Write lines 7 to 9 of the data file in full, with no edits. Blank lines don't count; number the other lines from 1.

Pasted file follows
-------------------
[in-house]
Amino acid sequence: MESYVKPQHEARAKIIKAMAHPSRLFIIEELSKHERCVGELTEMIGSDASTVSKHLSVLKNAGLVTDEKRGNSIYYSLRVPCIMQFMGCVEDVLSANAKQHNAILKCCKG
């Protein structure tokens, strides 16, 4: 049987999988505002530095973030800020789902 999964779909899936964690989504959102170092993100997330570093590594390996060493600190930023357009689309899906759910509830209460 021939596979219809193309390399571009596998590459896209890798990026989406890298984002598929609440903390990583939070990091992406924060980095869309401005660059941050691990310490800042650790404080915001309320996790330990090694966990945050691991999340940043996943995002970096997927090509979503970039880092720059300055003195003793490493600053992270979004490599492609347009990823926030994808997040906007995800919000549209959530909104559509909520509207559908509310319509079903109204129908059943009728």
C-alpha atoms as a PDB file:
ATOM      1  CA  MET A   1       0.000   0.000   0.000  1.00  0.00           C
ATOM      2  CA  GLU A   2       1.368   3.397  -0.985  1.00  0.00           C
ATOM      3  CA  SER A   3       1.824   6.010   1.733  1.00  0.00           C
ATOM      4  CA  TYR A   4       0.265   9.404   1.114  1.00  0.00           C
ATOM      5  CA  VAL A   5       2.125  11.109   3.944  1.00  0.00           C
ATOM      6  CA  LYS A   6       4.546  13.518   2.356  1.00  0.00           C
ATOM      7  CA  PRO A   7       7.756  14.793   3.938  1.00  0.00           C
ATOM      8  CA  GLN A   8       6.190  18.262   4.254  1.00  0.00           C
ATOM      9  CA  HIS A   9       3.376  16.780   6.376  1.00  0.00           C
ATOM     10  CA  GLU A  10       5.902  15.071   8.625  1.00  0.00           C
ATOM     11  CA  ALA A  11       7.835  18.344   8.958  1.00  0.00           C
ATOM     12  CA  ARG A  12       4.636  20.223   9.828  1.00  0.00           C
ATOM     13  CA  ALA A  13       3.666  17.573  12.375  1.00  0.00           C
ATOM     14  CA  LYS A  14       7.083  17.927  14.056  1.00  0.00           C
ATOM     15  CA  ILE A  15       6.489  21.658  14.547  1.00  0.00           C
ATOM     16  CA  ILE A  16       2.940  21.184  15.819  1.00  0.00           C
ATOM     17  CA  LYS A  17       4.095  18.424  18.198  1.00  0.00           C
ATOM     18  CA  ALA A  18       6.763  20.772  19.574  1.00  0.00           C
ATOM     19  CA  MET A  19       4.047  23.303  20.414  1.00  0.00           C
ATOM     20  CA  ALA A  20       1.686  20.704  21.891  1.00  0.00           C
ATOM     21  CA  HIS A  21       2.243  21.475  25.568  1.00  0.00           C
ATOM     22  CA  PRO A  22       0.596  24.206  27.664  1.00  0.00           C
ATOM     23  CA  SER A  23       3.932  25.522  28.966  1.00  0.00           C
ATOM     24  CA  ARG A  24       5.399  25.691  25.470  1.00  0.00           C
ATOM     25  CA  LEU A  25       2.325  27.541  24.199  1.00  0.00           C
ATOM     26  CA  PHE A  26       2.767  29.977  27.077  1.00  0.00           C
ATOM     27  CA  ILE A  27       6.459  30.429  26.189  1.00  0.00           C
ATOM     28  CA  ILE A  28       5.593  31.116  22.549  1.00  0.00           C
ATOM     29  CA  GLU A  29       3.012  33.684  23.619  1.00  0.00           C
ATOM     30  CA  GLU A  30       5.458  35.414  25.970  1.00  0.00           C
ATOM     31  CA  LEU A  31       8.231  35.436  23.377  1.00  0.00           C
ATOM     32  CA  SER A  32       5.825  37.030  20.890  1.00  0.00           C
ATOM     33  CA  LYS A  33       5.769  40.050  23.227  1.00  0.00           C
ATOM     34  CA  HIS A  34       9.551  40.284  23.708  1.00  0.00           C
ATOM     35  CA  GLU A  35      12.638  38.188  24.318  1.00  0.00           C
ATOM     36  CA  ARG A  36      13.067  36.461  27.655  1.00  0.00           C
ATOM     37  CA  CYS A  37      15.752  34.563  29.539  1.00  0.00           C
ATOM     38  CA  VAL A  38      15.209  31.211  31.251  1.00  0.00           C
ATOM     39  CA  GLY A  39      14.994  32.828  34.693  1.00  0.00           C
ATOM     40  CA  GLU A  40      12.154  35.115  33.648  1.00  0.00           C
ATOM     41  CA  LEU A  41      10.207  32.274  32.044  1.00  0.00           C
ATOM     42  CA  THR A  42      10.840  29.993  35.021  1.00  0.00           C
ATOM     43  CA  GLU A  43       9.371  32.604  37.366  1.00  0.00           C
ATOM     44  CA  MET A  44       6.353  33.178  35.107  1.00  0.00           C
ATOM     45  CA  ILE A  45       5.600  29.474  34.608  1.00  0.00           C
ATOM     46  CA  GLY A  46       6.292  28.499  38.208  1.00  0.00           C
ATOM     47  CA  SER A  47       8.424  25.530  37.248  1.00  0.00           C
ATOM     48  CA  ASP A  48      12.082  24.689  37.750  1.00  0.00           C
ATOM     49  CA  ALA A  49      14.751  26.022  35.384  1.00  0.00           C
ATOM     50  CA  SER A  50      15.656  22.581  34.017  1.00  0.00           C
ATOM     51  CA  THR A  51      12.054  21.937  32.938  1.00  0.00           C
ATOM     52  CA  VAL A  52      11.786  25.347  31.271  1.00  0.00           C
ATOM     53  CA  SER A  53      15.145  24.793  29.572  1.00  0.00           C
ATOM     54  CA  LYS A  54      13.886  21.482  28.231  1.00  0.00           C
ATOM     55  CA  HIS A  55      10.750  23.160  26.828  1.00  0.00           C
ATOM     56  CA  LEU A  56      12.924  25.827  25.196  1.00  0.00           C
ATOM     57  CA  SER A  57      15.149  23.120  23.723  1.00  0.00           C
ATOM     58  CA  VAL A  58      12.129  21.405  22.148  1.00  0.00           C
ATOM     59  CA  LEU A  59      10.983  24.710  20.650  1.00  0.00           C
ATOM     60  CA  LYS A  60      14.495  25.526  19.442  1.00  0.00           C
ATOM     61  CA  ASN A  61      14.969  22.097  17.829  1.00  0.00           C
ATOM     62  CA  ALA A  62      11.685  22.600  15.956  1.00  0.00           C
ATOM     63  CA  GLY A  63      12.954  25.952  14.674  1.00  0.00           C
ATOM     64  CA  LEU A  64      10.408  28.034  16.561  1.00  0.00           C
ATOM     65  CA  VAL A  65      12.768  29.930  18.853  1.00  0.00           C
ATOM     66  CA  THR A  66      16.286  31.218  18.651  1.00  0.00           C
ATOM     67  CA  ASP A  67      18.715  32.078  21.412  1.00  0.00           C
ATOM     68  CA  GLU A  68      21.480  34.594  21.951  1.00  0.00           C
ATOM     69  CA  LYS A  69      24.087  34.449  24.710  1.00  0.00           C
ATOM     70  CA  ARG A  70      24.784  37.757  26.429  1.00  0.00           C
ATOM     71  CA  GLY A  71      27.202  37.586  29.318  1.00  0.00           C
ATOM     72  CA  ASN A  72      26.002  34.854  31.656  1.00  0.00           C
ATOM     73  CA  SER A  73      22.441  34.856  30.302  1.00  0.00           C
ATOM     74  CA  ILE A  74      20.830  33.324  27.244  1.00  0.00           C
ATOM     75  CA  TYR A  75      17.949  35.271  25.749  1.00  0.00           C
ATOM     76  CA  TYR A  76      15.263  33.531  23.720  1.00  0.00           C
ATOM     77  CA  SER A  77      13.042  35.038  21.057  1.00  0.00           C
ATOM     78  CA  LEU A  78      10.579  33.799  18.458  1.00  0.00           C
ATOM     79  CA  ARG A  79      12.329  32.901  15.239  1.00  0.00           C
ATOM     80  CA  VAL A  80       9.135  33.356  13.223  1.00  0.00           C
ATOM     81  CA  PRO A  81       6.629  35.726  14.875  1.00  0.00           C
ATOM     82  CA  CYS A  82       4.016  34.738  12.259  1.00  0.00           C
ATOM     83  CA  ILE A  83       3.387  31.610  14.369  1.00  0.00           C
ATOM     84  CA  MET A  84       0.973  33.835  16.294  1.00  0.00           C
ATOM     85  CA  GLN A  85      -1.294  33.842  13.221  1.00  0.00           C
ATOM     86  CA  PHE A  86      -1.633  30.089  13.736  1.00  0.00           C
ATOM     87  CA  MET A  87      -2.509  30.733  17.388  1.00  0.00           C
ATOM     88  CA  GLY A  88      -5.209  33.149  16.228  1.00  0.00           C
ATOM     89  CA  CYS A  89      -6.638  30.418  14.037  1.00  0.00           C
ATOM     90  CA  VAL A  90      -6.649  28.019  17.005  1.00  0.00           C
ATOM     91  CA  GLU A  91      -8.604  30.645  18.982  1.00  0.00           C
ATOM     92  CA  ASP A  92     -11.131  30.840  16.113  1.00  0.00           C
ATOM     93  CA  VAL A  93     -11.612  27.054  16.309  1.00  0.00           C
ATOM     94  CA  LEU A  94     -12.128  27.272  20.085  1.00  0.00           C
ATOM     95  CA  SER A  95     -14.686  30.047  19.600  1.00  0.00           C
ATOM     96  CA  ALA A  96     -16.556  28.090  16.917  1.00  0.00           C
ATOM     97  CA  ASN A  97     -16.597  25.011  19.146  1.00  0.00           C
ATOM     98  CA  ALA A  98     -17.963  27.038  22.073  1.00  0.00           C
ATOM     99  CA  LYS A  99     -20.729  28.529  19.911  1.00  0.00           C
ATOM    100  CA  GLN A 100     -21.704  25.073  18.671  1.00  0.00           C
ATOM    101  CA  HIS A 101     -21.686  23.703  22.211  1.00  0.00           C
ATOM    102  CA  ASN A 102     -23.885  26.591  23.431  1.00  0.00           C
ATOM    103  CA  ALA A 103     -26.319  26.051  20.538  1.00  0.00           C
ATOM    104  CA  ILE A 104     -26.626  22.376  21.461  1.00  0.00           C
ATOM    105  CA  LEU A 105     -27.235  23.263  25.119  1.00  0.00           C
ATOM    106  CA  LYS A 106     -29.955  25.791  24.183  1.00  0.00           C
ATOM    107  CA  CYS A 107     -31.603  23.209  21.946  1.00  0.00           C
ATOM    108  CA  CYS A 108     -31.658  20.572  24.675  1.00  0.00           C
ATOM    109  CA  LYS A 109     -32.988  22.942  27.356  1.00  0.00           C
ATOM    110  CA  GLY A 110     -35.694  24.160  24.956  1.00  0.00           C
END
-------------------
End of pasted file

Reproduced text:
ATOM      3  CA  SER A   3       1.824   6.010   1.733  1.00  0.00           C
ATOM      4  CA  TYR A   4       0.265   9.404   1.114  1.00  0.00           C
ATOM      5  CA  VAL A   5       2.125  11.109   3.944  1.00  0.00           C